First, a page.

Desert Isle Keeper
Fantasy and science fiction authors are familiar with a concept called “world building,” which is the process of creating a coherent “universe” for your characters. The rules may not necessarily be those of our world – time travel can work, or humans may have faster-than-light warpdrive technology – but they do have to be coherent and consistent within that alternate universe.
You know you are dealing with an interesting “universe” when you start speculating on the further implications of the rules the author is presenting. Such is the case in Maggie Shayne’s Infinity, the second book in a series that features reincarnation, pagan magick, and immortal High Witches (whose abilities and “rules” remind me of The Highlander). Although I finished the book more than a week ago, I find myself still pondering questions like, if a High Witch stops aging at whatever age s/he was when s/he first “dies” (if you are killed when you are 28, you will appear 28 even when you are 750), would a Witch who died of natural causes (or unnatural ones) at age 105 have to go through eternity as a tottering old man or woman? Or would one pick an age one likes (say, thirty) and jump off a cliff?
Okay, maybe I’m weird. But having thoughts like this is a sign that a book is a keeper, one that I’ll want to go back and read and think about again. And Infinity is definitely staying in my collection.
I know what you are thinking: that’s great for you, (you geek) but what about the romance? I’m happy to report that Infinity also contains a heartfelt and believable love story between two characters who grow and mature realistically even as they live completely fantastical lives.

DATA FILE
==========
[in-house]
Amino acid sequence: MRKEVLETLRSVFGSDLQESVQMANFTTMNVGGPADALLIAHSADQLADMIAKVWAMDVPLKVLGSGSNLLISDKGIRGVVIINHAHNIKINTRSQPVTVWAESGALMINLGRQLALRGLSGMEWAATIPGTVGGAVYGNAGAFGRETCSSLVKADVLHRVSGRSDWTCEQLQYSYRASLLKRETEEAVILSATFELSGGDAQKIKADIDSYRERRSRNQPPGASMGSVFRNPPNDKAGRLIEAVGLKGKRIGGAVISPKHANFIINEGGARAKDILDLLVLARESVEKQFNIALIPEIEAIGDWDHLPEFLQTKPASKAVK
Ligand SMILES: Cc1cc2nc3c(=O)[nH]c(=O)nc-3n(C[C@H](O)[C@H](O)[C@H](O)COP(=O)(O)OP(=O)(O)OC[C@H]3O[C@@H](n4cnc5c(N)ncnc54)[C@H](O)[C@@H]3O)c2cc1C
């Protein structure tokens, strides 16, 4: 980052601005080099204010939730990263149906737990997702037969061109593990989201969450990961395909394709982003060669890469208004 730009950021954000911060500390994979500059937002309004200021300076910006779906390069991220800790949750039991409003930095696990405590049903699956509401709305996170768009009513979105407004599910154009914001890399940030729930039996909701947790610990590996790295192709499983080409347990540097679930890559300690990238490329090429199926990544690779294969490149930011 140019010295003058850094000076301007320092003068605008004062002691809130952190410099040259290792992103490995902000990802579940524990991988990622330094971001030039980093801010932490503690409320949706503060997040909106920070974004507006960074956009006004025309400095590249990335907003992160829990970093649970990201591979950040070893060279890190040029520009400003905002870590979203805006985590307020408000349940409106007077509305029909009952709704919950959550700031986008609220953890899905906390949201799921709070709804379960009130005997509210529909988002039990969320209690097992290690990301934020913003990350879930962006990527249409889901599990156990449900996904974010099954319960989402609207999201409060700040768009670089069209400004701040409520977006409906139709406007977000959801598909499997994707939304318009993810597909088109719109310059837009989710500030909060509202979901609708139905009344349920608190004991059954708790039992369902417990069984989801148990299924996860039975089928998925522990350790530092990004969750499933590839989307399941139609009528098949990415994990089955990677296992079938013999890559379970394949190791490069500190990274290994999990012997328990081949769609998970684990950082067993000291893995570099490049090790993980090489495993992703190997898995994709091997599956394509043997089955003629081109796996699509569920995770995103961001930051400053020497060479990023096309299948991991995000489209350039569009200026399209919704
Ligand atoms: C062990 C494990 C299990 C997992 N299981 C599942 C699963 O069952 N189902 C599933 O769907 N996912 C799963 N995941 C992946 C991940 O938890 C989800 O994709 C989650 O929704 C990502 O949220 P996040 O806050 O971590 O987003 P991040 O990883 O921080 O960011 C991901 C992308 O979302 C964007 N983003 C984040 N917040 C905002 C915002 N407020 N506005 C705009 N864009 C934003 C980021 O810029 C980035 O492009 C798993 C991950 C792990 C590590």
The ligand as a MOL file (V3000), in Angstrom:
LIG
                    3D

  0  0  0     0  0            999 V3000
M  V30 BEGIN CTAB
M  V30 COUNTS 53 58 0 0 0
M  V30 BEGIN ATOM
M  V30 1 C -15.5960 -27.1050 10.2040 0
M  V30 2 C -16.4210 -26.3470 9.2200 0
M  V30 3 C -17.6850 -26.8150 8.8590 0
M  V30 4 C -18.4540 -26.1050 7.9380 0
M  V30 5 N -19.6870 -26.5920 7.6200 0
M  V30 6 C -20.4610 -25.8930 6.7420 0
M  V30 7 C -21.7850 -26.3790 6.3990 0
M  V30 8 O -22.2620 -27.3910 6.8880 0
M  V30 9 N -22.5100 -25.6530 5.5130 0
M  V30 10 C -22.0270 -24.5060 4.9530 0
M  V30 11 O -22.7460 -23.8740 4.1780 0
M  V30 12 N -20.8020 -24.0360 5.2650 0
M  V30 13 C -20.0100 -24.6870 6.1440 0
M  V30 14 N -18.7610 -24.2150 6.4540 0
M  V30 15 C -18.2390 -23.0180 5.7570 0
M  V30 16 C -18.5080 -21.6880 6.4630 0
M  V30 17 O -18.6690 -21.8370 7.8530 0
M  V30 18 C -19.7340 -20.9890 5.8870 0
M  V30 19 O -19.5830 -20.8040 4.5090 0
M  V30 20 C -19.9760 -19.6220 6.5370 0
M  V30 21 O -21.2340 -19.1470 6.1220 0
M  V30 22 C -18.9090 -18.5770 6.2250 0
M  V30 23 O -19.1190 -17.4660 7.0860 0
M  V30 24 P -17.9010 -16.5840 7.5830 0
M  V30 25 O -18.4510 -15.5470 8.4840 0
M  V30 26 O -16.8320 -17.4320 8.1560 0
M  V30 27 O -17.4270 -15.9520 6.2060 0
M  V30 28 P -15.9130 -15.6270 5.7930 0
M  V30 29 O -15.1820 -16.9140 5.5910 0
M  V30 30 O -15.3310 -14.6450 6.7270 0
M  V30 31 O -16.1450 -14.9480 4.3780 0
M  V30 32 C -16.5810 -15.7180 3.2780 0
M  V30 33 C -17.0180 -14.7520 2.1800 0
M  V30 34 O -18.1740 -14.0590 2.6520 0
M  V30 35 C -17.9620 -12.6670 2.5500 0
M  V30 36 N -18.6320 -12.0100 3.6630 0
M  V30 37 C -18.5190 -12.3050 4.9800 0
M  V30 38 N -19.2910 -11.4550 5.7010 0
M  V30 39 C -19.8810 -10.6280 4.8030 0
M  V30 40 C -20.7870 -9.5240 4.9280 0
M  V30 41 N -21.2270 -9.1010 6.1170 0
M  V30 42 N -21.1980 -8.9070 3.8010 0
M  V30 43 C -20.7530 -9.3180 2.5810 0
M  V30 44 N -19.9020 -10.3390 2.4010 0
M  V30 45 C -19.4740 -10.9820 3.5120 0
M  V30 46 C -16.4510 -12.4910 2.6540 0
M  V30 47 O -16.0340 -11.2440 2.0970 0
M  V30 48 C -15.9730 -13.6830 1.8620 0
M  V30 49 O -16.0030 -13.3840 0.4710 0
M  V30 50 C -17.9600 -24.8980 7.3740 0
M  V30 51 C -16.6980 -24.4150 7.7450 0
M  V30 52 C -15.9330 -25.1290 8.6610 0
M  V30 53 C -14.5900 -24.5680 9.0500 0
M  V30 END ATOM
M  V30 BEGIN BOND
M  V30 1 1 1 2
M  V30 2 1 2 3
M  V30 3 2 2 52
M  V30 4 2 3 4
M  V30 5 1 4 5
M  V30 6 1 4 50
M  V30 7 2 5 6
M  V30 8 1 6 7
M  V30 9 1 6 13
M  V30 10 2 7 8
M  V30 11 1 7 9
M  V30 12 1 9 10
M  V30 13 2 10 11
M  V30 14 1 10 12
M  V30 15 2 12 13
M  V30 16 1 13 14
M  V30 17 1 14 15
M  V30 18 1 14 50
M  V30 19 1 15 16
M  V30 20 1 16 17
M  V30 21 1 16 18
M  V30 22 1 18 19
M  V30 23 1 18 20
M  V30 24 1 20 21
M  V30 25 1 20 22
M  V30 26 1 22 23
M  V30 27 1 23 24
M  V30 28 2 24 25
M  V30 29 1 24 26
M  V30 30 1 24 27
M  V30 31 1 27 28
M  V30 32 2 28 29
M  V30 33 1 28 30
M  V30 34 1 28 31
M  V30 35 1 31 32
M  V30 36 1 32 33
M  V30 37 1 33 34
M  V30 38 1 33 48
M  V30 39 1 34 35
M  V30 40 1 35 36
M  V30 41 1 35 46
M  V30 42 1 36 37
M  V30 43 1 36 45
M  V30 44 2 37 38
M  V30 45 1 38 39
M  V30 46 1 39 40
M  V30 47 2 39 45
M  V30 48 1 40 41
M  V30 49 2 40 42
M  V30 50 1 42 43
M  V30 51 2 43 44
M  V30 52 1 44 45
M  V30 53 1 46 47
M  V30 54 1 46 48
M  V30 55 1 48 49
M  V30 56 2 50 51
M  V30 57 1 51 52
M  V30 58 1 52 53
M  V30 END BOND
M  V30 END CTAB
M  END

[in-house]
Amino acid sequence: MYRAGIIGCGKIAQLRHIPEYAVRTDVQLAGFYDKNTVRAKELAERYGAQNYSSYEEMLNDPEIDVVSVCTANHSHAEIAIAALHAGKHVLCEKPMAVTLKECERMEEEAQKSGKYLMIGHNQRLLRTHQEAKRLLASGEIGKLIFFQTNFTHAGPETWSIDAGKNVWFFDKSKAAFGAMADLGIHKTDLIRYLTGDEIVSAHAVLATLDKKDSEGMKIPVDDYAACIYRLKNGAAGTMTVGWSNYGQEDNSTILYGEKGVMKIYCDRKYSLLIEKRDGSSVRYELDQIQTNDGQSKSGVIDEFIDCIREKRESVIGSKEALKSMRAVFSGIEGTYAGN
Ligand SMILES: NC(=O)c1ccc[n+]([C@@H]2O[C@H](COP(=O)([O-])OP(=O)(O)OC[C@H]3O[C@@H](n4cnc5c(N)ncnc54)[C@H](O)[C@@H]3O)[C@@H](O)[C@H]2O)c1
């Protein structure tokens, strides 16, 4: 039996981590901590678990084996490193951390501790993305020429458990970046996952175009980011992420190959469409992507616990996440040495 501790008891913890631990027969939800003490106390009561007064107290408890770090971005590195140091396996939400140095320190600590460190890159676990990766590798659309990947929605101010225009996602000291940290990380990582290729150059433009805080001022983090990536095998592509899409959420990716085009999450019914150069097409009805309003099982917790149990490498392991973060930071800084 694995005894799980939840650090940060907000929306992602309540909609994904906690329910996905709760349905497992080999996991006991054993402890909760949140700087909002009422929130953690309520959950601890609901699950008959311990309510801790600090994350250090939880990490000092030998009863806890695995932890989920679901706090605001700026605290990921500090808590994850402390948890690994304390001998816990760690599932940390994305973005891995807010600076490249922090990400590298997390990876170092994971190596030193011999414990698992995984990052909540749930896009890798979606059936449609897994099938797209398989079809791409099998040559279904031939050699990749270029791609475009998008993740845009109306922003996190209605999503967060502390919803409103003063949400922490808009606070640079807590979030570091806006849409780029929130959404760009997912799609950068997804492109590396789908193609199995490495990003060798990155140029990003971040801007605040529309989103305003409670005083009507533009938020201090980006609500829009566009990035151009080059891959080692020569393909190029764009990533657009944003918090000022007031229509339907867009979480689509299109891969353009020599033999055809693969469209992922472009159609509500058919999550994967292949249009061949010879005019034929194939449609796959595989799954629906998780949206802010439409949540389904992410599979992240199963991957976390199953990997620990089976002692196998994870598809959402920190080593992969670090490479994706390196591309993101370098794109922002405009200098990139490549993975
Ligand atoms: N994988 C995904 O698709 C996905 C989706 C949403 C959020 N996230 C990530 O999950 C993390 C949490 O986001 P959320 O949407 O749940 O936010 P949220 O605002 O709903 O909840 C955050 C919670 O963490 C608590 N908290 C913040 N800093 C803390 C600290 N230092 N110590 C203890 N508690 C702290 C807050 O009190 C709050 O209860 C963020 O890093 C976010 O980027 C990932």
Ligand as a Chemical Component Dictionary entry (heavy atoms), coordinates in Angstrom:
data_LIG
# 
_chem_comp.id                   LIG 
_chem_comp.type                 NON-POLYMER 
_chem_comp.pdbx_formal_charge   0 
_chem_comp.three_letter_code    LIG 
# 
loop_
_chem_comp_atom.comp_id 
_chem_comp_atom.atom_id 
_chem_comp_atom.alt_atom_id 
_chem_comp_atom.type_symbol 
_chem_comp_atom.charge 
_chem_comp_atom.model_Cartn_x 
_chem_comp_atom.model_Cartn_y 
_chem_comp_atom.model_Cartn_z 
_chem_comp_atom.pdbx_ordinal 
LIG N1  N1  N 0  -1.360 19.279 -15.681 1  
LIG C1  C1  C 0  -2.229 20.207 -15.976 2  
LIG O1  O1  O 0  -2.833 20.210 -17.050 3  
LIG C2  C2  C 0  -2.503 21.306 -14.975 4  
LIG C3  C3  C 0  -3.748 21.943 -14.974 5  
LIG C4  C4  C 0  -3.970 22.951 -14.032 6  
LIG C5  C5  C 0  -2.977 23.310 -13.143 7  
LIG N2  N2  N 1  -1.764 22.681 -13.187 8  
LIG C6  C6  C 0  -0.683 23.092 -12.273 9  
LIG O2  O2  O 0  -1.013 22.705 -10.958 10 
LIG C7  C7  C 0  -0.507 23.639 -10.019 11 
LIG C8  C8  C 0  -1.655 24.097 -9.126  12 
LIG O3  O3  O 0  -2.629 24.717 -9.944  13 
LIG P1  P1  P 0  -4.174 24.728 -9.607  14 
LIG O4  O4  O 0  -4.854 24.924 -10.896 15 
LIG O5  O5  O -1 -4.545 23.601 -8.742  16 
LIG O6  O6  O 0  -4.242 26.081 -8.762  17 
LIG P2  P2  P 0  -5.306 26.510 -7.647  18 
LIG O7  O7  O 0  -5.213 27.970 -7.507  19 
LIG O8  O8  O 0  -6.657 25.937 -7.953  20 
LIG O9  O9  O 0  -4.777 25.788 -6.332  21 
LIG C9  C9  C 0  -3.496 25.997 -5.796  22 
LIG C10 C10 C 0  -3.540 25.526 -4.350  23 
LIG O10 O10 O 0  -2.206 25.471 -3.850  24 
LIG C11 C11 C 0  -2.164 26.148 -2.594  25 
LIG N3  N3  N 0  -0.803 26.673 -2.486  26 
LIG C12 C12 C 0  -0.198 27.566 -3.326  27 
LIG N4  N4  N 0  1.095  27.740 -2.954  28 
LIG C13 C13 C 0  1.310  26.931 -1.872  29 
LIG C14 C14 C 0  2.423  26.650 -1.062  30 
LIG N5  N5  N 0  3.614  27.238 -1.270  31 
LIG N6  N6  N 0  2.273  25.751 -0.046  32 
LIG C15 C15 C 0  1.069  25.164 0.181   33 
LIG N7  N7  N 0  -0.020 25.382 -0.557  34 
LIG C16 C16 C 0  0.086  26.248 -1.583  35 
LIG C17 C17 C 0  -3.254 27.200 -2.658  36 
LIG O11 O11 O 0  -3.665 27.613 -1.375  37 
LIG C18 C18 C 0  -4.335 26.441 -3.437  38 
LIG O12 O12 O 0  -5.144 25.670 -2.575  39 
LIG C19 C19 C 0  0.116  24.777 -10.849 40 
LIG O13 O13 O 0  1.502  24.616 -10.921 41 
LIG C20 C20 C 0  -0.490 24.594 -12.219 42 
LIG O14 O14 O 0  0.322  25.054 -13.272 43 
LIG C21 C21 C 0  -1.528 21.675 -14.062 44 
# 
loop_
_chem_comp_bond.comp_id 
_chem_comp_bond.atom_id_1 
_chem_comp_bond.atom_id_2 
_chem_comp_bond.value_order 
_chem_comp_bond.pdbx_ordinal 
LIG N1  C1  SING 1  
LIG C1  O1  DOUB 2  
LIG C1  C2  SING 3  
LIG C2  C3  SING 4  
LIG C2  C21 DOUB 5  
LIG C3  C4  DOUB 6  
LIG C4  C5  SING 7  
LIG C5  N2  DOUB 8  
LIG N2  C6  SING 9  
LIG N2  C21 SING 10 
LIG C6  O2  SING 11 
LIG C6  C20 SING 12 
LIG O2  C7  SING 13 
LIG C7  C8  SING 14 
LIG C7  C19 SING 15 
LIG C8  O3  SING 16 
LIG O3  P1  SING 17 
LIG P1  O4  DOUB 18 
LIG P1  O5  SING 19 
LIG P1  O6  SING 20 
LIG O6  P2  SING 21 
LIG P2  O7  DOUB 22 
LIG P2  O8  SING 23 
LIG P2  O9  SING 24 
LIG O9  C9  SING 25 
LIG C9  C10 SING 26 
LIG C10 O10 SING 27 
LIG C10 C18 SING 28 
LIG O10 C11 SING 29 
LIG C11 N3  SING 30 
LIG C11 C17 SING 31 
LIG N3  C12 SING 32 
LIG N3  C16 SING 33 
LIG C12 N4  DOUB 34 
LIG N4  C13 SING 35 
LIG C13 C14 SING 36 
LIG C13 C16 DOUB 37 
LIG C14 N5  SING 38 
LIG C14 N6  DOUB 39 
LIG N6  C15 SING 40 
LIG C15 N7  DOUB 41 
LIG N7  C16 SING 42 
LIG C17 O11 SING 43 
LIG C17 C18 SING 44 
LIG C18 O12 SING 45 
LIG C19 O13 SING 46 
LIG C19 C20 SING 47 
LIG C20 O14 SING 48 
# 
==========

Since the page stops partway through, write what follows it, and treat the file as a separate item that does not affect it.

Arianna is seventeen when she is wed in a marriage of convenience to Nicodimus, an immortal High Witch who is more than 700 years old. Talk about your age differences. Although Arianna loves him, she has to accept that he can never love her. Nicodimus is an enigmatic man to her (and she thinks at first that he is a real man). Gradually the layers of mystery surrounding him unfold, one by one, as he tells her of his secrets: his immortality, his long lost family, and the desperate evil High Witches who hunt him relentlessly. He doesn’t reveal the most important one of all, however: Arianna, too, is an immortal High Witch, though she does not know it yet. This leads to a set of circumstances, both emotional and physical, that make you wonder how there can ever be a happy ending.
Maggie Shayne’s gift is that she creates believable characters who react very humanly to unbelievable situations. While the fantasy elements pull your imagination out into the unknown, the well-crafted characters and the emotion between them keep you grounded. The mysterious never becomes too mysterious.
While Infinity is the second book in the series, it stands well on its own. I had not read the first book, Eternity, but I always had a good feel for what was going on . The one place that having read the first book might make a difference is in the 500-year time jump (late 1400s to 1999) that takes place in the last third of the book. The events of Eternity are summarized rather choppily in the first few pages of that section, but once the story settles in again, the jump is quickly forgotten.
This book isn’t for everyone. Much of it is dark in tone, and there is some fairly graphic violence and tragedy for a romance novel. If paganism and witches aren’t your cup of tea, you may wish to skip it as well. But if you like lush romances set in well-conceived fantasy environments, don’t miss Infinity.